How many others on here are using a standard Kindle or Nook? I can also read my books on my Droid Razor phone, so that's handy if I'm stuck somewhere and didn't bring anything to read (hate browsing the internet on my phone - too small!). 

Mine is the Paperwhite.  I am pretty sure it is the most basic version out.  The screen is fantastic and readable in any lighting condition.  I had the app on my iPad for a while but just never used it.  I don't know why, but I haven't used any of the reader apps very much on the iPad, but the Kindle just works for me.

Ed
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Danny
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« Reply #1727 on: September 08, 2014, 04:49:18 PM »

Is it the standard Kindle? I've had mine for almost 2 years (this coming Christmas), and I also grew to like it for certain kinds of reading/books and periodicals. I now have over 100 items on mine - I've probably read 2/3 of them... some of the unread ones were cheap/free downloads that I'll probably read "someday." My wife graduated up to a Kindle Fire, but I'm content with this - don't want all the extra distractions of a Fire, or I wont' just read books (which is the case with hers).

How many others on here are using a standard Kindle or Nook? I can also read my books on my Droid Razor phone, so that's handy if I'm stuck somewhere and didn't bring anything to read (hate browsing the internet on my phone - too small!). 
I use the Kindle app on my Samsung tablet and phone.
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Too many guitars... But I keep thinking one more may just do it.
Caleb
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« Reply #1728 on: September 08, 2014, 07:17:25 PM »

I have a Paperwhite and like it.  Most if my reading is via audiobook, but when I do read print it's about half paper and half Kindle. I do read lots of poetry too, and just don't care for it at all on kindle.  There's something about a real book of poems that I like.
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Mikeymac
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« Reply #1729 on: September 17, 2014, 09:20:48 PM »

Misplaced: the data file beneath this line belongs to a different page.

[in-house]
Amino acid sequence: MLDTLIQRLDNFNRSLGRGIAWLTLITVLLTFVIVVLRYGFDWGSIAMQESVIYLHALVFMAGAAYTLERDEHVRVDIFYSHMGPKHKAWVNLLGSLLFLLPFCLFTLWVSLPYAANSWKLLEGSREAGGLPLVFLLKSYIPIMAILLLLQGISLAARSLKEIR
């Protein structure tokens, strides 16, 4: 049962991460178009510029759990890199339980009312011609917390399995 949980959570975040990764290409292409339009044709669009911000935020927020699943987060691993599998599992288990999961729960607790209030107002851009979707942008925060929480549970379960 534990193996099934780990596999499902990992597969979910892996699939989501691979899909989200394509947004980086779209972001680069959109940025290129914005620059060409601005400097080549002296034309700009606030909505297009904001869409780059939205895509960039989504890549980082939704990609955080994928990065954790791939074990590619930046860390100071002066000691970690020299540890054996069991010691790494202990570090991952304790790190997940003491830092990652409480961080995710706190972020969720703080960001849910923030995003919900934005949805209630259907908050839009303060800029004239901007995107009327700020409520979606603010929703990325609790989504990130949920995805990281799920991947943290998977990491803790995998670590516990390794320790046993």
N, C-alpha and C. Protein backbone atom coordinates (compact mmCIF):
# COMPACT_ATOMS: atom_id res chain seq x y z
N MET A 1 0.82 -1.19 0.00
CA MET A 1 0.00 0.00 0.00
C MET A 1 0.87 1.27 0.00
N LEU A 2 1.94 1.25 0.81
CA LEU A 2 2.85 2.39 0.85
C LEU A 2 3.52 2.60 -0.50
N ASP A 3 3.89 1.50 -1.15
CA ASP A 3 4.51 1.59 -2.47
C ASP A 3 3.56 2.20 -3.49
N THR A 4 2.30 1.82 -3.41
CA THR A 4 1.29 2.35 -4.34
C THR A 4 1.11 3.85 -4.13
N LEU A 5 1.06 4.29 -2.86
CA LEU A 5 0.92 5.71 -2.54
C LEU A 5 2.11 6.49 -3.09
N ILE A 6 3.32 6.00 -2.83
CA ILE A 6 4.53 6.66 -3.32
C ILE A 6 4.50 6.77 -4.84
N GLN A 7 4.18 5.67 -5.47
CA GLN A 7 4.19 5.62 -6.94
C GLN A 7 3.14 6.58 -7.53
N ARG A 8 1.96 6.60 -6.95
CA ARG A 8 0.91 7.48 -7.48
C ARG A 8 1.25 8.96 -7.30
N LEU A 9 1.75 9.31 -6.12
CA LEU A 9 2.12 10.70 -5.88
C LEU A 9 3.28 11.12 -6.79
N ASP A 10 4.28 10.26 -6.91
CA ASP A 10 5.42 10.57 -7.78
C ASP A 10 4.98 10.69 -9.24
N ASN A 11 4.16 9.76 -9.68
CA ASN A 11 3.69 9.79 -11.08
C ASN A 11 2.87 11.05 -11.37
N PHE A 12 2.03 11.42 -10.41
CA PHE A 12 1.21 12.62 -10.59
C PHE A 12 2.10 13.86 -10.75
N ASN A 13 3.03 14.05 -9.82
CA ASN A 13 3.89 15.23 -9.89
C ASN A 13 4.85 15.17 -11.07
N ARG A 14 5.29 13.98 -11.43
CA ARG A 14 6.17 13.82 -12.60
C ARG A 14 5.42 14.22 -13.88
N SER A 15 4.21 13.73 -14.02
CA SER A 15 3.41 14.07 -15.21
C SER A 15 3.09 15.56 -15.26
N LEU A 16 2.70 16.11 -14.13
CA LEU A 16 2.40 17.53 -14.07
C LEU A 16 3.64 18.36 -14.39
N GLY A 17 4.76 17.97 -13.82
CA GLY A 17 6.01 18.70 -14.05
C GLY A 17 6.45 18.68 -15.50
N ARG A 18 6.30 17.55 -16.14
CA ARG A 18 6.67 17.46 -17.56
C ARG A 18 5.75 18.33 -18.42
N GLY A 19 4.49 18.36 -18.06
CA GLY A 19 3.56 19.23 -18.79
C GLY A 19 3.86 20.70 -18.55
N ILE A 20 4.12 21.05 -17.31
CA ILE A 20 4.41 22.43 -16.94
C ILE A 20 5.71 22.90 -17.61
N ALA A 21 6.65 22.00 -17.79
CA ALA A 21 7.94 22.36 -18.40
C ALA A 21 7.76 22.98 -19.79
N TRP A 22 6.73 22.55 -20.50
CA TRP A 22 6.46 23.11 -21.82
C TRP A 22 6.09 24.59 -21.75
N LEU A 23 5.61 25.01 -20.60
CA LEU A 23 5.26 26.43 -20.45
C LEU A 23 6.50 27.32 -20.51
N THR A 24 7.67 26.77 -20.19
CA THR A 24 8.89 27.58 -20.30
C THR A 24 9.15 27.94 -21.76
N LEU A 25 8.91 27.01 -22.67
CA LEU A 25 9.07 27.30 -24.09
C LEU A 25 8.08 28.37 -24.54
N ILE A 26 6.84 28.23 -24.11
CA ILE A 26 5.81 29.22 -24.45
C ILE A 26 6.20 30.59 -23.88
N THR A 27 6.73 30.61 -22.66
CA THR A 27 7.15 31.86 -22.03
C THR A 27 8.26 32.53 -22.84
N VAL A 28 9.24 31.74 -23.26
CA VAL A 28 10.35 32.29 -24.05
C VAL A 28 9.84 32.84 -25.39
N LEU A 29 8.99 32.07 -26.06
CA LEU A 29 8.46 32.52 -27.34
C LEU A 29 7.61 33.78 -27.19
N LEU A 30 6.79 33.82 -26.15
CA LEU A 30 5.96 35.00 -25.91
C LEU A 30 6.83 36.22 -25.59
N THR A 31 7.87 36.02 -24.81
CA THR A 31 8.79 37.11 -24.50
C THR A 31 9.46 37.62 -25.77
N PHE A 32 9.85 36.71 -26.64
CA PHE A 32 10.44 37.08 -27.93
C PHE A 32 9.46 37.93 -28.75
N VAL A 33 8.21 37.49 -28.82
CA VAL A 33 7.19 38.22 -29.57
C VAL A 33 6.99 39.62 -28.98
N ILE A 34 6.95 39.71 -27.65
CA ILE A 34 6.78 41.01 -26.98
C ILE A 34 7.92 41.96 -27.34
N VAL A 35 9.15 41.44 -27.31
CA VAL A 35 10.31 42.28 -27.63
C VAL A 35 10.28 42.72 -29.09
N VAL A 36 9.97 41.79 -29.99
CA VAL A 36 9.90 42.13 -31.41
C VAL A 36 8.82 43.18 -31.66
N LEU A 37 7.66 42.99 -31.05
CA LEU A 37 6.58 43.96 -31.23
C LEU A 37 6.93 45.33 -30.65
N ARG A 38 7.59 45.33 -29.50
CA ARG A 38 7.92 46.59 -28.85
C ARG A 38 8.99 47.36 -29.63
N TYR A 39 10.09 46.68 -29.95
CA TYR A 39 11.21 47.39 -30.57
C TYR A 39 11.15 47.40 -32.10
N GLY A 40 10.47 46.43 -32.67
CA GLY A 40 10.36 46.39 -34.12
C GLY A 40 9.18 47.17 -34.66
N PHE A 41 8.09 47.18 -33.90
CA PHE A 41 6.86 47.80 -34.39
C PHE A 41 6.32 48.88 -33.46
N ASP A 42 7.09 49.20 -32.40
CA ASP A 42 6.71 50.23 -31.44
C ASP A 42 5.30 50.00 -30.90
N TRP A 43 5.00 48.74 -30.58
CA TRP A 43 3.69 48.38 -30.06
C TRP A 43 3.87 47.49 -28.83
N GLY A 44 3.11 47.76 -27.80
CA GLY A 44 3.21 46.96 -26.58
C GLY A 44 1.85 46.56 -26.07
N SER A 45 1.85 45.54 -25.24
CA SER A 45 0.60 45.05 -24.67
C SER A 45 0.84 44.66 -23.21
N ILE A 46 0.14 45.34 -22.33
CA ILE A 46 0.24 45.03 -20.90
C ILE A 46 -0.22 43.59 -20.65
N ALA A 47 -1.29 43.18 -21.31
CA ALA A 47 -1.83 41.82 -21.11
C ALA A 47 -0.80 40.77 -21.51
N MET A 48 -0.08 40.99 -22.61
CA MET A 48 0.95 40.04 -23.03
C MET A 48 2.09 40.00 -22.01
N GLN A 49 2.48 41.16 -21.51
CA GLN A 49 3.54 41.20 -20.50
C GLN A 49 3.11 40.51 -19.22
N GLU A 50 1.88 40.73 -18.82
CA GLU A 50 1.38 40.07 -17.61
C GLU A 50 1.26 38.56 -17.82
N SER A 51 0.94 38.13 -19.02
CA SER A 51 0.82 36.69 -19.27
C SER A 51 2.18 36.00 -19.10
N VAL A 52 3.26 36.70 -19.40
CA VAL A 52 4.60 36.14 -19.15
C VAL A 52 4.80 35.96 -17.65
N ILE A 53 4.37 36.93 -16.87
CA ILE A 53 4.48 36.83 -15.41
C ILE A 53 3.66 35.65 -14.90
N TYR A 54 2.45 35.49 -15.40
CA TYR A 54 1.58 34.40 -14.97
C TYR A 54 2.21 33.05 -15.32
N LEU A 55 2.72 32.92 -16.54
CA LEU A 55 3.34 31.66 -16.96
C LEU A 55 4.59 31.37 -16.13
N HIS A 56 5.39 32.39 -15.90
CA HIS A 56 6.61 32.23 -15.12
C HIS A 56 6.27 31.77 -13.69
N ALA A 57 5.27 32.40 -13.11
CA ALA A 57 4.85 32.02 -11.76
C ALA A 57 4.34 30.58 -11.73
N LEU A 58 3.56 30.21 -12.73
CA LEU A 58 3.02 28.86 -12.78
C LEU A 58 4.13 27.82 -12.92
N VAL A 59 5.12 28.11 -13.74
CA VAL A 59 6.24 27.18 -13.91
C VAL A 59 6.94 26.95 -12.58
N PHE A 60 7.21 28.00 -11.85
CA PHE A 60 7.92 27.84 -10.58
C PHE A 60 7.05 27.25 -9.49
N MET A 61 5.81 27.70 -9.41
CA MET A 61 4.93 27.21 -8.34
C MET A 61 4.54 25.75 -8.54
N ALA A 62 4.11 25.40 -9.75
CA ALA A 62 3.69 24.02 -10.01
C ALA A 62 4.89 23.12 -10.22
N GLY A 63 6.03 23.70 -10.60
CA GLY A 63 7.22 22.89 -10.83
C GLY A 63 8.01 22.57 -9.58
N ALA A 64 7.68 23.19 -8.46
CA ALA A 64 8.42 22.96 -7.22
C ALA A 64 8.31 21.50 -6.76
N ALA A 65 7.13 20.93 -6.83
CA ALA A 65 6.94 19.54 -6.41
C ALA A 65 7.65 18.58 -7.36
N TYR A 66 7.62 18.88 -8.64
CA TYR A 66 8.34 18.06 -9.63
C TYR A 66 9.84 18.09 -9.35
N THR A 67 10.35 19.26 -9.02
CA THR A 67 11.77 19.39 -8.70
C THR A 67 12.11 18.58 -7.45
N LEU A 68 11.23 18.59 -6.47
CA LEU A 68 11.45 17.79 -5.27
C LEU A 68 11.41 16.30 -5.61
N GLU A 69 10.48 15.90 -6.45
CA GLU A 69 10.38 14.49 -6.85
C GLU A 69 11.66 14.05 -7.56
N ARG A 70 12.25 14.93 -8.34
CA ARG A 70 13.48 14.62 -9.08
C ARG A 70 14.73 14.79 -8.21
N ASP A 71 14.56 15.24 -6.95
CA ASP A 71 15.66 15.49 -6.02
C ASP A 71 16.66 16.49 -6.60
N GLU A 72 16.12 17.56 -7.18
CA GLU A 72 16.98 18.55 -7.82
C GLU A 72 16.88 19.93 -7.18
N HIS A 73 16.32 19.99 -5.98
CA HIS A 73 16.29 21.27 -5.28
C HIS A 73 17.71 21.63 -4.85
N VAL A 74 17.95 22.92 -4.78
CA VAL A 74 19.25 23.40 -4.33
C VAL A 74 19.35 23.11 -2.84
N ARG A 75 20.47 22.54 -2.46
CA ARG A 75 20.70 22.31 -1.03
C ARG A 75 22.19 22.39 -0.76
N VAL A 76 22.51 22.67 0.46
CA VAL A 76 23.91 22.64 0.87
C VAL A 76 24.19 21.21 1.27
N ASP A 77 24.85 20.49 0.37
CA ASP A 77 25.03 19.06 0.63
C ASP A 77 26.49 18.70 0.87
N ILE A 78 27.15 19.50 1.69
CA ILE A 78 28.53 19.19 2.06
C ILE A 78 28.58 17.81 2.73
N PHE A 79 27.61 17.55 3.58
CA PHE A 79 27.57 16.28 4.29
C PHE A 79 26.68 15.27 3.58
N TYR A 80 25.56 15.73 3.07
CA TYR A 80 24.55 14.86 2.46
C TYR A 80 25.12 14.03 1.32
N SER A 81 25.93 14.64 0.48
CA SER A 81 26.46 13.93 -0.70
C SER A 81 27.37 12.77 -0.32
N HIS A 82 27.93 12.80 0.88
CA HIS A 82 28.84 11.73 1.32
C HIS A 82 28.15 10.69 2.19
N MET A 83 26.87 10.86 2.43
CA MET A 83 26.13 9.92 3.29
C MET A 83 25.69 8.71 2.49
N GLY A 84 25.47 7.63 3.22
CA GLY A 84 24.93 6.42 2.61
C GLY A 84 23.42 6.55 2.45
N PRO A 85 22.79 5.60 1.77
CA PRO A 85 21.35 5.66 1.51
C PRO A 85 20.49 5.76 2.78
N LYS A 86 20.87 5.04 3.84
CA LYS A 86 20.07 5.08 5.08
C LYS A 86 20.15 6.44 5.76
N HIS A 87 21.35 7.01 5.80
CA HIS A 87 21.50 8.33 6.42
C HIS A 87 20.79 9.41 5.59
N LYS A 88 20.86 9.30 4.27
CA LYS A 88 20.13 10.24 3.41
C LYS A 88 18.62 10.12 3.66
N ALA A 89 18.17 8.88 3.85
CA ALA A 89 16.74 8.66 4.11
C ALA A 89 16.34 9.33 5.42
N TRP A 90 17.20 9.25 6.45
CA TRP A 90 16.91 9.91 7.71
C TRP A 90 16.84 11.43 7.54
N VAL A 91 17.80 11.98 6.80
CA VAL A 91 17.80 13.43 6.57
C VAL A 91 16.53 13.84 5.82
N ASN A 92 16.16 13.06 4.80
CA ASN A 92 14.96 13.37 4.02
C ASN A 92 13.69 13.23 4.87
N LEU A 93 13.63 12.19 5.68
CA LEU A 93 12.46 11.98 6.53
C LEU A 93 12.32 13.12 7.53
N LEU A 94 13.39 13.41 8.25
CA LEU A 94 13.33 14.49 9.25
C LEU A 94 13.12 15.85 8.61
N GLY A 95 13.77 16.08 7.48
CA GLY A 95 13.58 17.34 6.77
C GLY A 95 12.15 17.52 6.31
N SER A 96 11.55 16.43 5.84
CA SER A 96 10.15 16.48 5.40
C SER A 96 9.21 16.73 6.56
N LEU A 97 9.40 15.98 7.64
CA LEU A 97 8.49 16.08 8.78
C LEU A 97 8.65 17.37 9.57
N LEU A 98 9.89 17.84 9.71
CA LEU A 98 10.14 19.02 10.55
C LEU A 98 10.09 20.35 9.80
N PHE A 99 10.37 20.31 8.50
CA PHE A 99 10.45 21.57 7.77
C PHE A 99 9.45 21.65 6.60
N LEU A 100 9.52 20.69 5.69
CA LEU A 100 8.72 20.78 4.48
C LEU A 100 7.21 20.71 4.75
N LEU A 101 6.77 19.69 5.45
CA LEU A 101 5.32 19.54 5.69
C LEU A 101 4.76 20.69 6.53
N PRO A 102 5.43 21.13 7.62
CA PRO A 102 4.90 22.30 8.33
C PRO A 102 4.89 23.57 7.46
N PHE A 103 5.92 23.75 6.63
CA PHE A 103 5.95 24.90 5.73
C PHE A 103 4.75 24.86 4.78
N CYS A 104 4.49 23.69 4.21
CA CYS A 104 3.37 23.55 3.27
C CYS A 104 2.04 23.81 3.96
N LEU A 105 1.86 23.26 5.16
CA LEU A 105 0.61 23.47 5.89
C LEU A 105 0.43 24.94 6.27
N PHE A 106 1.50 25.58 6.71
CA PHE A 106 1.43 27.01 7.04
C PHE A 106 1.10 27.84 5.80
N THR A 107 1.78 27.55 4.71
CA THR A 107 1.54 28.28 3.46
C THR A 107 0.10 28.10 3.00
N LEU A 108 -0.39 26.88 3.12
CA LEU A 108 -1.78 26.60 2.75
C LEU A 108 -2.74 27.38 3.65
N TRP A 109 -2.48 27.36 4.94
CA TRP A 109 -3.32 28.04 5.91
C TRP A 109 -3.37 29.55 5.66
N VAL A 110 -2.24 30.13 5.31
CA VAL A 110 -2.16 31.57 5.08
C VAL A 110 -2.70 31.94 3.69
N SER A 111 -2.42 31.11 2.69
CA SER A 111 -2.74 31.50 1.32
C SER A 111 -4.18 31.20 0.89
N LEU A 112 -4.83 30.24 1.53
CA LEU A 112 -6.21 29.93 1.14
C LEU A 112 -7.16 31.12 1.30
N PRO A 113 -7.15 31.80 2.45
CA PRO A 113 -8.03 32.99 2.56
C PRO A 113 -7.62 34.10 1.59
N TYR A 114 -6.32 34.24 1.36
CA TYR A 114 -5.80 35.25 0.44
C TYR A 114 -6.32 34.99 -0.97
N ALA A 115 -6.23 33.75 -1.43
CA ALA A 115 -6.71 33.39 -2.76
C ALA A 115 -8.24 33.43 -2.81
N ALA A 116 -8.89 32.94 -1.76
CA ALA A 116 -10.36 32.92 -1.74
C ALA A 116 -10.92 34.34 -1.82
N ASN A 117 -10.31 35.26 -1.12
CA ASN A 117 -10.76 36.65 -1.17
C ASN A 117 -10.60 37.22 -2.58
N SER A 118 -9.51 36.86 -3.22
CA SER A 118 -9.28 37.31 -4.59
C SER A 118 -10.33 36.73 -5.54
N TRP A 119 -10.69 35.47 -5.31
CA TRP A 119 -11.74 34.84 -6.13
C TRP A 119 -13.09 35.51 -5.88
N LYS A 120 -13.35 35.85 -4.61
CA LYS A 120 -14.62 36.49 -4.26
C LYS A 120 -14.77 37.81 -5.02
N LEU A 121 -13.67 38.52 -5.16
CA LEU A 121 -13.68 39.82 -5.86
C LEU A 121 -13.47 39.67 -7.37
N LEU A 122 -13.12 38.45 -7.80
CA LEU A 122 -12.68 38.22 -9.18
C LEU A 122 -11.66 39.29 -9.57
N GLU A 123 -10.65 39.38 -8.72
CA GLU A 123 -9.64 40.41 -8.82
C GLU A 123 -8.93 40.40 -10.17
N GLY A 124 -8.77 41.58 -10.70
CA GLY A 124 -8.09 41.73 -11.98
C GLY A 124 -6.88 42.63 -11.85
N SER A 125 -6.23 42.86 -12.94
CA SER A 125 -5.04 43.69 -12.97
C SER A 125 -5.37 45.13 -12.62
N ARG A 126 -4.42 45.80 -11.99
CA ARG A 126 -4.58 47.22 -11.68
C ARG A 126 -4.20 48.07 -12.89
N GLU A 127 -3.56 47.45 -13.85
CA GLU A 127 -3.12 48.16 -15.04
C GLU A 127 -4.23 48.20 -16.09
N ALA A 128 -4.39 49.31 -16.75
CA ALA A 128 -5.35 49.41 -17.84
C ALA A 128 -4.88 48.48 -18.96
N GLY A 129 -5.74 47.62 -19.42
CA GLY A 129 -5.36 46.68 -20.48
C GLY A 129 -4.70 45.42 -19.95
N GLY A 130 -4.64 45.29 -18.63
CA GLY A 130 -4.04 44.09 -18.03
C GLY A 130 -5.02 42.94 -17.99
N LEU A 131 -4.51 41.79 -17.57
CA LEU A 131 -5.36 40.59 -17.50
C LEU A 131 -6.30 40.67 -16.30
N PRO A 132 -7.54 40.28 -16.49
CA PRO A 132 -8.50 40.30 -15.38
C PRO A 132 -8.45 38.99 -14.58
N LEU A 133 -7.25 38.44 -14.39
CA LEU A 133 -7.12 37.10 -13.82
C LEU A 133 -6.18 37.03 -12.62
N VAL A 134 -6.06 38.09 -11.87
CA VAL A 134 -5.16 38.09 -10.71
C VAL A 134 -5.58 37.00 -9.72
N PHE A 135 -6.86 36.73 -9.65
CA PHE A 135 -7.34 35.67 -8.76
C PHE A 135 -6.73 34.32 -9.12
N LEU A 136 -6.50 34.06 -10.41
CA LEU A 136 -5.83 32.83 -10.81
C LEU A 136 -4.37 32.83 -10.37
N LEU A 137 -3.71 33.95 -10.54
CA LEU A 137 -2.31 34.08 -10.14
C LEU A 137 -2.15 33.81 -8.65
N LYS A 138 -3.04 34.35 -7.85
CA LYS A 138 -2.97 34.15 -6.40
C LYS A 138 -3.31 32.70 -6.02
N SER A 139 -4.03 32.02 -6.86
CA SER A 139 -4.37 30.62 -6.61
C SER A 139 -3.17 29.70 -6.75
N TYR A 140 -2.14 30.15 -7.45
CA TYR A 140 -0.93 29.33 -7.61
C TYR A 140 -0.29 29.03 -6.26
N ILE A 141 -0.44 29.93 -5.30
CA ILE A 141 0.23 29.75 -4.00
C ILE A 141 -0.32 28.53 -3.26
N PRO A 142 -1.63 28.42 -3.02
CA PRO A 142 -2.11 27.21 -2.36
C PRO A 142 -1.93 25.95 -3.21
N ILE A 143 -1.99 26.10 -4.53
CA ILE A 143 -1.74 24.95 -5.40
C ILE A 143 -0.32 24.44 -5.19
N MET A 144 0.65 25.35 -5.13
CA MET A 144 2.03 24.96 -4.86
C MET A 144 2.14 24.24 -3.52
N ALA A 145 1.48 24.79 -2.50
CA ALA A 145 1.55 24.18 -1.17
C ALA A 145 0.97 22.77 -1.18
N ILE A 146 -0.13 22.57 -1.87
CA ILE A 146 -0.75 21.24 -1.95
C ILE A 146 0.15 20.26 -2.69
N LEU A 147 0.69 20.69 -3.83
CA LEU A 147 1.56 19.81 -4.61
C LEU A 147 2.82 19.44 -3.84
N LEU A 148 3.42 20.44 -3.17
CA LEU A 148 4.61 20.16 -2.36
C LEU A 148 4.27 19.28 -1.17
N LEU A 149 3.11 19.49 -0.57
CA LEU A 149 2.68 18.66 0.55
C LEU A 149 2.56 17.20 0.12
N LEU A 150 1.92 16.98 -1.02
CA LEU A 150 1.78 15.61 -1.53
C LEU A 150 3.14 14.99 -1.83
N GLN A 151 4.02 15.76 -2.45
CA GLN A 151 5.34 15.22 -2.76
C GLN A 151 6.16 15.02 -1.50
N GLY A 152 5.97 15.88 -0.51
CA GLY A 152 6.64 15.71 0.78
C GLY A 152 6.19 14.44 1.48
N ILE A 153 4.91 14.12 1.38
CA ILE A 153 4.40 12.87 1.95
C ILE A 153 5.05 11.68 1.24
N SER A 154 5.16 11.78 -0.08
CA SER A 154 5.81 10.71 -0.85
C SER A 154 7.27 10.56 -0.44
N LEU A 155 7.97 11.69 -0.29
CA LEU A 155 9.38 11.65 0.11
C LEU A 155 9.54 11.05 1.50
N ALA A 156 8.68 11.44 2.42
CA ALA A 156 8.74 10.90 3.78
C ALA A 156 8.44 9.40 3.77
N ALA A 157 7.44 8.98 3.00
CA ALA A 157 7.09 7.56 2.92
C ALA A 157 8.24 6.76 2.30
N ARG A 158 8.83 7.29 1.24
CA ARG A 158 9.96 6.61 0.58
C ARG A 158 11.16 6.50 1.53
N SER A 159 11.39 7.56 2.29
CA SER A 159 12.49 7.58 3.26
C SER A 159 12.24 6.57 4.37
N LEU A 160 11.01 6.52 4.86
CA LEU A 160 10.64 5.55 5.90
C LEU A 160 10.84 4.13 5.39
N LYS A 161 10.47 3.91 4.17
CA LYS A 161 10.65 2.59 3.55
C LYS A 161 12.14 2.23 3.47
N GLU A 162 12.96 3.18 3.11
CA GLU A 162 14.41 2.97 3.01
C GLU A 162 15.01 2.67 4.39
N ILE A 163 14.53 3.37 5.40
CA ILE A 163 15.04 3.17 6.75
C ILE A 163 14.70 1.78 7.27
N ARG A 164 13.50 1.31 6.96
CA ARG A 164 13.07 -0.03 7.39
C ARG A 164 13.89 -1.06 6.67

I just ordered David Limbaugh's new book, Jesus on Trial.  Also ordered another one with the same title by two well respected biblical scholars.

Also ordered 13 Hours: The Inside Account of What Really Happened in Benghazi. I've seen the three authors on several news and opinion shows, and their story is riveting. One lives right here in Omaha...hope to meet him someday.
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Caleb
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« Reply #1730 on: September 18, 2014, 08:12:25 AM »

Reading Thomas Wingfold, Curate by George MacDonald.
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Danny
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« Reply #1731 on: September 26, 2014, 05:50:39 PM »

               "UNBROKEN" A World War II Story of Survival, Resilience, and Redemption
by LAURA HILLENBRAND

          As a WWII military history buff I can say this is one of the best ever written.  It was very hard to put down, except when my emotions were so tied up in knots from being drawn into the experiences of brave men enduring unimaginable tests of their character and humanity.

      But it's a book about much more than that.
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Too many guitars... But I keep thinking one more may just do it.
Caleb
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« Reply #1732 on: October 02, 2014, 03:01:33 AM »

I'm reading Honestly, the autobiography of Michael Sweet of Stryper fame.  I read over half of it in one sitting.  I enjoy this type of reading now and then.  These types of books move along nicely, esp when you're interested in the subject matter.  I was a child of the 80s and loved Stryper.  They were my first ever concert.  If you were ever a fan, I highly recommend this book.  I'm enjoying it a lot so far.